Is Washington Sending Mixed Signals To Ukraine?

Publication: Eurasia Daily Monitor Volume: 1 Issue: 77

U.S. Secretary of Defense Donald Rumsfeld visited Ukraine in mid August to discuss Ukraine’s military contingent in Iraq. Since August 2003, Ukraine has had 1,576 troops in Iraq deployed 130 km south of Baghdad in the Polish-run sector. An additional 146 troops are to be rotated in during September and October (Interfax-Ukraine, August 2). Altogether, Ukraine has the fourth largest deployment in Iraq and the largest military force from a non-NATO country. Ukraine has lost eight soldiers, including four who died during non-combat accidents and one suicide.

Ukrainian President Leonid Kuchma’s decided to send Ukrainian troops to Iraq in spring 2003. He needed to repair his personal reputation after Washington had accused Kuchma of bypassing UN sanctions and authorizing the sale of Kolchuga radars to Iraq in July 2000. Kuchma and his allies also hoped the Iraq deployment would encourage Washington to turn a blind eye to any irregularities in the 2004 Ukrainian presidential elections.

During the election campaign the three opposition candidates (Viktor Yushchenko, Oleksandr Moroz, and Petro Symonenko) have all voiced their support for withdrawing Ukrainian troops from Iraq. Channel Five television quoted Yushchenko as saying that the presence of Ukrainian troops in Iraq was an “indulgence to the United States for tolerating anti-democratic actions in Ukraine itself.” He went on, “We do not want the renewal of democracy in Iraq at the cost of stifling democracy in Ukraine.” Touring the Crimea, Yushchenko promised that if he were elected, he would gradually withdraw Ukrainian forces, now that the Iraqi government can “take care of its own security” (Channel Five TV, August 10).

Kyiv is rife with speculation that a secret deal was struck during Rumsfeld’s visit. The Kyiv Weekly, a newspaper formerly owned by Defense Minister Yevhen Marchuk’s son but recently purchased by the Industrial Union of the Donbas, reported that a quid pro quo had, in fact, been agreed between Rumsfeld and Kuchma. Under the alleged deal, what “Ukraine provides to the U.S. in Iraq is the main guarantee that Washington does not subject Kyiv to being ostracized in the event of dubious results in the Ukrainian presidential election” (Kyiv Weekly, August 20). Thus official threats to withdraw Ukrainian troops made before Rumsfeld’s visit to Ukraine were simply a bargaining ploy.

Nevertheless, the Kyiv Weekly warned that two factors could upset this pact. First, Bush could loose the U.S. presidential election and void the deal. The Democratic Party has threatened to withhold visas to Ukrainian officials and to investigate their offshore bank accounts (New York Times, March 17). Second, Western Europe and the EU were not party to the agreement and could still criticize election fraud.

Whatever Kuchma and Rumsfeld discussed, the pro-presidential media still are anti-American. The pro-presidential centrists are the only political forces in the Ukrainian parliament who are continuing to support the presence of Ukrainian troops in Iraq. State television is broadcasting warnings by pro-presidential candidates, on both the extreme left and the extreme right, to vote against Yushchenko because he is a “nationalist” and has an American wife. Many of the stations airing these warnings are controlled by Viktor Medvedchuk, head of the Presidential Administration.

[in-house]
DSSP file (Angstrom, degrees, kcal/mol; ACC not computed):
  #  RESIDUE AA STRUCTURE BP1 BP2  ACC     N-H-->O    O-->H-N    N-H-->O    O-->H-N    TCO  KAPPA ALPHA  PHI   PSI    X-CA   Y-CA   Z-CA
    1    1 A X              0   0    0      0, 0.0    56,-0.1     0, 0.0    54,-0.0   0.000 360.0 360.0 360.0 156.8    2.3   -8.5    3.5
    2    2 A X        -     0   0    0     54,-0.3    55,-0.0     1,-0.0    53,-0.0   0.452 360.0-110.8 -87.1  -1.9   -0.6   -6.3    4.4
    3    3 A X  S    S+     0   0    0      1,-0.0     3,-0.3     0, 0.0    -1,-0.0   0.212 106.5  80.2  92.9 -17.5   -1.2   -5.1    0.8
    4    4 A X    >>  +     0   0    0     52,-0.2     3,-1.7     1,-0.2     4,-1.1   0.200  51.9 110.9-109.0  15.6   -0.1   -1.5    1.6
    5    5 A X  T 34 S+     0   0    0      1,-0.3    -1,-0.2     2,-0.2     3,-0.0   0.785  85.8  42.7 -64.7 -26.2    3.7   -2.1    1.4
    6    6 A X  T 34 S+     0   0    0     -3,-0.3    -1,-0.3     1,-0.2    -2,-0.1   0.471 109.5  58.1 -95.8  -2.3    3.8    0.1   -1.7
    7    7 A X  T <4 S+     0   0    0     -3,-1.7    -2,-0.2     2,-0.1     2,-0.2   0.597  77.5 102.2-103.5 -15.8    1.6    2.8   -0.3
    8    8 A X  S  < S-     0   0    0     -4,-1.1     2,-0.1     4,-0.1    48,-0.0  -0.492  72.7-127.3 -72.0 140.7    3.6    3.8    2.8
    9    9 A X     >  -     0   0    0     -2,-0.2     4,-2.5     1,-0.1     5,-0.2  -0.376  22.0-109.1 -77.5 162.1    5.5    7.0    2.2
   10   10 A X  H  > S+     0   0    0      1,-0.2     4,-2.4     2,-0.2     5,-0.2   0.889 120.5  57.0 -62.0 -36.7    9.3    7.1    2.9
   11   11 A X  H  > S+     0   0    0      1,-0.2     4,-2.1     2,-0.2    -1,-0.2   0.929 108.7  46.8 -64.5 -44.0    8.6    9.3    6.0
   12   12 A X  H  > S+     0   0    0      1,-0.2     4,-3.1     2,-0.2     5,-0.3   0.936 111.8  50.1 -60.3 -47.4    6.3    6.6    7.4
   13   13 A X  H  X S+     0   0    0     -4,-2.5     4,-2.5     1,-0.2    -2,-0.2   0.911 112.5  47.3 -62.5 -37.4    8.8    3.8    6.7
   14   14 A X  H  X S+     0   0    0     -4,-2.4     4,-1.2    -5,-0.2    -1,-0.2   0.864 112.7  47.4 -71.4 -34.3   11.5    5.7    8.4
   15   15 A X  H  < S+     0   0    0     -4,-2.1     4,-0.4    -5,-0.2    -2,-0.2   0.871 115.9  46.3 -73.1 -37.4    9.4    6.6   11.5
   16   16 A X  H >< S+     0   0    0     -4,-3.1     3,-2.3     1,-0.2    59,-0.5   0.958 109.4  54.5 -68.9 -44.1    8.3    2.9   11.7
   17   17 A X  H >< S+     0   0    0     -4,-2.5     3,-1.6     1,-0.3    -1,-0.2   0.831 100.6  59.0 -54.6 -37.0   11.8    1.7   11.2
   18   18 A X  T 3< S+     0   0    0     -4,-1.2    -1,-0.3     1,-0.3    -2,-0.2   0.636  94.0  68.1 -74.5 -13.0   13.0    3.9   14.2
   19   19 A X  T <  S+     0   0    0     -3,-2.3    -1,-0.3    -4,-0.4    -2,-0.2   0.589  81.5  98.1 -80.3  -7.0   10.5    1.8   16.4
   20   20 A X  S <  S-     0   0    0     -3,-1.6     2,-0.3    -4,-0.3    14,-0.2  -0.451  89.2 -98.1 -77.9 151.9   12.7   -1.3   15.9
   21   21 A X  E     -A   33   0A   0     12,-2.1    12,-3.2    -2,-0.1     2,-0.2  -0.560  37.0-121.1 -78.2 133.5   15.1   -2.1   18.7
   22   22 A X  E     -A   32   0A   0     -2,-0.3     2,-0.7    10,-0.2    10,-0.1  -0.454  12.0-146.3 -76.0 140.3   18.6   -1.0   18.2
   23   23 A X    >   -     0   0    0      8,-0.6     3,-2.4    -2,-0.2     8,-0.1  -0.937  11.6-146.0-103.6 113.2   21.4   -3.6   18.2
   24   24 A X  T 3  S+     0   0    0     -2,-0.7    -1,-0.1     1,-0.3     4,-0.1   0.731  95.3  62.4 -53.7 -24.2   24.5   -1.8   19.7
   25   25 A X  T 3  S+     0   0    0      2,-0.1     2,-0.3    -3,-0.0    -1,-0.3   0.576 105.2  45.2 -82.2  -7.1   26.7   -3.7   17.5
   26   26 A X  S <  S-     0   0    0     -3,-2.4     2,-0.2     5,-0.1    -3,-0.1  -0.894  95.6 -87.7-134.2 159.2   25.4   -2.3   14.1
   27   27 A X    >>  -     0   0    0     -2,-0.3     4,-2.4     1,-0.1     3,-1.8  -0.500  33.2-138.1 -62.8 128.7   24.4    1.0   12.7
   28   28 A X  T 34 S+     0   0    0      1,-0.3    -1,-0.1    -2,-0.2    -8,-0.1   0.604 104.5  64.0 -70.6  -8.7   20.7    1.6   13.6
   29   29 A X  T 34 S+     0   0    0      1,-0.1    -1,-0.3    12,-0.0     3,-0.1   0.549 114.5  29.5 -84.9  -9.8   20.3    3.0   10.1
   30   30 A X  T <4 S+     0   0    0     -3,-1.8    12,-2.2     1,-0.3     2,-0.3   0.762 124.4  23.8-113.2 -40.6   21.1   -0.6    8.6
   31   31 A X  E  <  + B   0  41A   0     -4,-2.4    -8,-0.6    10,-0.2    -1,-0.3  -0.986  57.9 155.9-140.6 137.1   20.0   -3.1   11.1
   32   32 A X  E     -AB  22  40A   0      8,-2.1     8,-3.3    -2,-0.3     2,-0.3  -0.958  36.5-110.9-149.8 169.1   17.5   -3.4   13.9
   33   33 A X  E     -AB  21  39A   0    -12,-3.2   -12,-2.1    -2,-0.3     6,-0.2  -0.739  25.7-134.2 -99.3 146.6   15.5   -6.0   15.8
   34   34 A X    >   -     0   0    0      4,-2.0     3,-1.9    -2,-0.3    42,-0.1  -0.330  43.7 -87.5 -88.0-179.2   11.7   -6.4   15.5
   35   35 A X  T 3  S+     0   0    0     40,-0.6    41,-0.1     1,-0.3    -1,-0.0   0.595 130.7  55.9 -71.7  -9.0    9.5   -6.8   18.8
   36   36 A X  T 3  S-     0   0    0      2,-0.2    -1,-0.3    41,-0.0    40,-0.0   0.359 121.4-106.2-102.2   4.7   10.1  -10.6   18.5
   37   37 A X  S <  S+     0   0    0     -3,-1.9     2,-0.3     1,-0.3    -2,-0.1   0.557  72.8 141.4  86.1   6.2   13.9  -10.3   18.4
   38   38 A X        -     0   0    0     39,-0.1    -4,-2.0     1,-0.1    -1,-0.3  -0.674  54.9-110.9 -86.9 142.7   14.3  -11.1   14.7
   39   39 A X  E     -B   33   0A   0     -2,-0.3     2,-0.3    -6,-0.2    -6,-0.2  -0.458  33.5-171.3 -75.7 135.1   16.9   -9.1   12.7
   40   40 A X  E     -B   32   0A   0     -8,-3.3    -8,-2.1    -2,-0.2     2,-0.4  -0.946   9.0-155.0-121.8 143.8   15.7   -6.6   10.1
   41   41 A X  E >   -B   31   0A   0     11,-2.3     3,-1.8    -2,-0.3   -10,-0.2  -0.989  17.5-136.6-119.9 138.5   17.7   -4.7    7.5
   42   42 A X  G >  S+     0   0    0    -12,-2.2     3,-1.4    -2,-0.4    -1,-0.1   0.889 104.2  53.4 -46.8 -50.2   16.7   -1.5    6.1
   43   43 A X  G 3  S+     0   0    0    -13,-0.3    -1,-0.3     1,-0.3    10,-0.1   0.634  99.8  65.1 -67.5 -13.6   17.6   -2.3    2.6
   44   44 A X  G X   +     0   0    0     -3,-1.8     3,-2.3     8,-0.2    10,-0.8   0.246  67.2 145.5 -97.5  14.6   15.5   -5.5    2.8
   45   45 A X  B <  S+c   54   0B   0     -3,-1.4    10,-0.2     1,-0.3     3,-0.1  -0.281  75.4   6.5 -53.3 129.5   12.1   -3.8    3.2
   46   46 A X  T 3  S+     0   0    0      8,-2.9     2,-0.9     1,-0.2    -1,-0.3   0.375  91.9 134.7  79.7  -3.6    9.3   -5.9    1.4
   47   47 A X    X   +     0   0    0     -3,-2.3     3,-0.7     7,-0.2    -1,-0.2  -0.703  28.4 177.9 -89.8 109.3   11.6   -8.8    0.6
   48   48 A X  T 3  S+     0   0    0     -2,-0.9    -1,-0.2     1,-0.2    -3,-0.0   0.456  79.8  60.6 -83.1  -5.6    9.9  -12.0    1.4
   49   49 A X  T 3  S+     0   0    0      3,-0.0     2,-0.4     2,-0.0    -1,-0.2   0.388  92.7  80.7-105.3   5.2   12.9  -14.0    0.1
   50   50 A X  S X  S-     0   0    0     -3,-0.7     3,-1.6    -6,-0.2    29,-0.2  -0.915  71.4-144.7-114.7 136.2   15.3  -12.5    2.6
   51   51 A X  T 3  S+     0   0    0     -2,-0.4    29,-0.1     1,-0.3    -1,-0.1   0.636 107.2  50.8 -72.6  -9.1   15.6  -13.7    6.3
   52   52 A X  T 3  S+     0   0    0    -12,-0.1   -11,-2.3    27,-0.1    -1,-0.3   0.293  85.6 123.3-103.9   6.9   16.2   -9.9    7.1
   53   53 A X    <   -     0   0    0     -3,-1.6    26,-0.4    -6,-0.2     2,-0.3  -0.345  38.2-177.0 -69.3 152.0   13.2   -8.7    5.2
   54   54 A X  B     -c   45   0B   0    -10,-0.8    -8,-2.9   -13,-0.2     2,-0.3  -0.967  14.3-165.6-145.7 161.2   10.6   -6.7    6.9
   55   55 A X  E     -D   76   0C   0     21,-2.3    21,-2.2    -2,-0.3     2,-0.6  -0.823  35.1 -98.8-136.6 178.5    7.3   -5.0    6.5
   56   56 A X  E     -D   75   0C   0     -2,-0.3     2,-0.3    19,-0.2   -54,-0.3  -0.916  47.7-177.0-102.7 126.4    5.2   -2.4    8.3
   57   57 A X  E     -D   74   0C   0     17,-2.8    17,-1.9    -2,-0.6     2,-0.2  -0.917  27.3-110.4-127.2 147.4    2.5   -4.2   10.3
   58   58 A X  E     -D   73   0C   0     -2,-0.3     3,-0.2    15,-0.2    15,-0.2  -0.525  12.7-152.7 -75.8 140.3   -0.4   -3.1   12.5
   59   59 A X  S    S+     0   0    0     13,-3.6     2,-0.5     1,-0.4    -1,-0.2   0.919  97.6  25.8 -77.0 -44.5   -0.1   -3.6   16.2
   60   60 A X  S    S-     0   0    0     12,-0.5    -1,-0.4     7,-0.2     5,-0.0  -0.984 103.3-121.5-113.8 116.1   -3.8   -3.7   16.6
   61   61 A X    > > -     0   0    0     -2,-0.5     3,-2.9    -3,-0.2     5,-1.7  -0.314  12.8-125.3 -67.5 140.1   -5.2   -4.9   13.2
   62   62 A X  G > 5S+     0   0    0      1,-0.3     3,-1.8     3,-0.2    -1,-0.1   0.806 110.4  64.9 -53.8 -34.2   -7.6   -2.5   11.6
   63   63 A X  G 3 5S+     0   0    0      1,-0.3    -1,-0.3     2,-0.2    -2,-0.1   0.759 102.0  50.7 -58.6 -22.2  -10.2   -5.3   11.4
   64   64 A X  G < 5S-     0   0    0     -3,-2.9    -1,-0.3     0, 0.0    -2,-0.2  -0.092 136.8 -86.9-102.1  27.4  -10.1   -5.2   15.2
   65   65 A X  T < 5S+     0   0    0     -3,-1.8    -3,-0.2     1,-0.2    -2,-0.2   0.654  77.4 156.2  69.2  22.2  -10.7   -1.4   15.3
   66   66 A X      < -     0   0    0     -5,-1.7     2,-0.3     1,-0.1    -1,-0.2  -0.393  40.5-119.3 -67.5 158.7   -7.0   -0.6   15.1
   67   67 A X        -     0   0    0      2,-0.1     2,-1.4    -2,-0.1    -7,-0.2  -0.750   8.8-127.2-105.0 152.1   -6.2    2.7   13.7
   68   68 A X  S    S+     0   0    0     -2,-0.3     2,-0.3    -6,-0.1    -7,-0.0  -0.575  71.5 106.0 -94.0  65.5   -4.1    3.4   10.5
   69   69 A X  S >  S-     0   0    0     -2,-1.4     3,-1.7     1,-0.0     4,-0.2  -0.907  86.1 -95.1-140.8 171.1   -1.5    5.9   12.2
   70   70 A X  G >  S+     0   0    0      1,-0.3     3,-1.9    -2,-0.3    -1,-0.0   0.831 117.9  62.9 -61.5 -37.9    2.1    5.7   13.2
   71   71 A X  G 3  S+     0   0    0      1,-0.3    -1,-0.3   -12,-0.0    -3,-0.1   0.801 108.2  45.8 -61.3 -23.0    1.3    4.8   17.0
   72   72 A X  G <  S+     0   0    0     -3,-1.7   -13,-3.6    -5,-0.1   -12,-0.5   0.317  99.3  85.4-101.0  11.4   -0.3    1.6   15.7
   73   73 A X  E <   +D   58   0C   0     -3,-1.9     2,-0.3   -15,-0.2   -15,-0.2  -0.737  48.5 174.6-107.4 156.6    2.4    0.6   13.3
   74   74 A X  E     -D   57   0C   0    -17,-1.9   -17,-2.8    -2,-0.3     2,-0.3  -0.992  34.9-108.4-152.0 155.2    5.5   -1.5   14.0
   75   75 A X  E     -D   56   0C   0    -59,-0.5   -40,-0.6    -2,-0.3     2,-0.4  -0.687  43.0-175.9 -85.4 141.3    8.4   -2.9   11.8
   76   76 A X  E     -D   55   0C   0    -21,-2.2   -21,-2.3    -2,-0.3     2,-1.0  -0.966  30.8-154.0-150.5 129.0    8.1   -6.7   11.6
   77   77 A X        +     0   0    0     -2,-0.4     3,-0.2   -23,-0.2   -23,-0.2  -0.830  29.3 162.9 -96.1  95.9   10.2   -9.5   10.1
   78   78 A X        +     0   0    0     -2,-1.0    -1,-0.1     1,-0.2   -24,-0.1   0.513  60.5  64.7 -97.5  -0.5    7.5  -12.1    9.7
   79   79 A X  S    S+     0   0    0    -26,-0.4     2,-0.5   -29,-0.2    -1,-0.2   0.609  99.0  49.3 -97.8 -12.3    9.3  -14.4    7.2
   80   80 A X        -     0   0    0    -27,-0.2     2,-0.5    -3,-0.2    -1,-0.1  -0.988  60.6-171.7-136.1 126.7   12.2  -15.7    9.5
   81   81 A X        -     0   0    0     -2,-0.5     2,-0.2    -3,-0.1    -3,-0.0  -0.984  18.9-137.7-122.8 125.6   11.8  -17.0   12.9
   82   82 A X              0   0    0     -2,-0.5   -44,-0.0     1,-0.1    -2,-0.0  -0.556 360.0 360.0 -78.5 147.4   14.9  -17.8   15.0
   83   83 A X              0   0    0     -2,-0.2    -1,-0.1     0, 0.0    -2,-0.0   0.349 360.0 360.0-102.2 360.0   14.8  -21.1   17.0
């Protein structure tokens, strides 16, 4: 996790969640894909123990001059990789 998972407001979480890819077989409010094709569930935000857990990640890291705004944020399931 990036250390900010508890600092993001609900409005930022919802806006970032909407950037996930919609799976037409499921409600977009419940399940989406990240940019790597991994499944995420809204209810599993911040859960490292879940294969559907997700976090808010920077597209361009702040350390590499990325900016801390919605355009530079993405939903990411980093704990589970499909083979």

Prior to Rumsfeld’s visit, the Ukrainian authorities had begun leaking stories and making off-hand comments that they were considering withdrawing Ukrainian troops from Iraq. This exercise was part of an ongoing operation aimed at extracting advantages for Kuchma and his chosen successor, Prime Minister Viktor Yanukovych. The Ukrainian authorities understand that after Spain withdrew its troops earlier this year, withdrawing Ukrainian troops prior to the U.S. elections would harm President Bush’s ratings.

Yanukovych has been lukewarm in his support for Ukraine’s troops in Iraq. He knows that three-quarters of Ukrainians want them back home and this policy could affect his election chances. On a campaign tour of Donetsk just prior to Rumsfeld’s visit, Yanukovych warned that Ukraine would be reducing its military contingent in Iraq. With these remarks he sought to distance his candidacy from the highly unpopular issue of Ukrainian troops in Iraq.

Defense Minister Marchuk had already raised this theme through diplomatic channels with Poland and the United States (Era Television Channel, July 29). But after meeting Rumsfeld in the Crimea, Marchuk refuted rumors that Ukraine was considering pulling out its troops, warning, “No one can give you a deadline [for withdrawal] yet” (AP, August 13). Their withdrawal will depend, Marchuk explained, on how quickly Iraq establishes its own security forces.

While the rumors of a secret deal between Rumsfeld and Kuchma are probably false, Washington continues to send mixed signals to Kyiv. The U.S. Congress and State Department have joined with the EU and Council of Europe to send strong signals about the need to hold free and fair elections. A U.S. delegation, led by Senator John McCain (R-AZ), visited Kyiv last week and reiterated these concerns, which is, of course, what the opposition want to hear. At the same time, the Ukrainian opposition believes the U.S. National Security Council and Department of Defense are more interested in Iraq than democratization.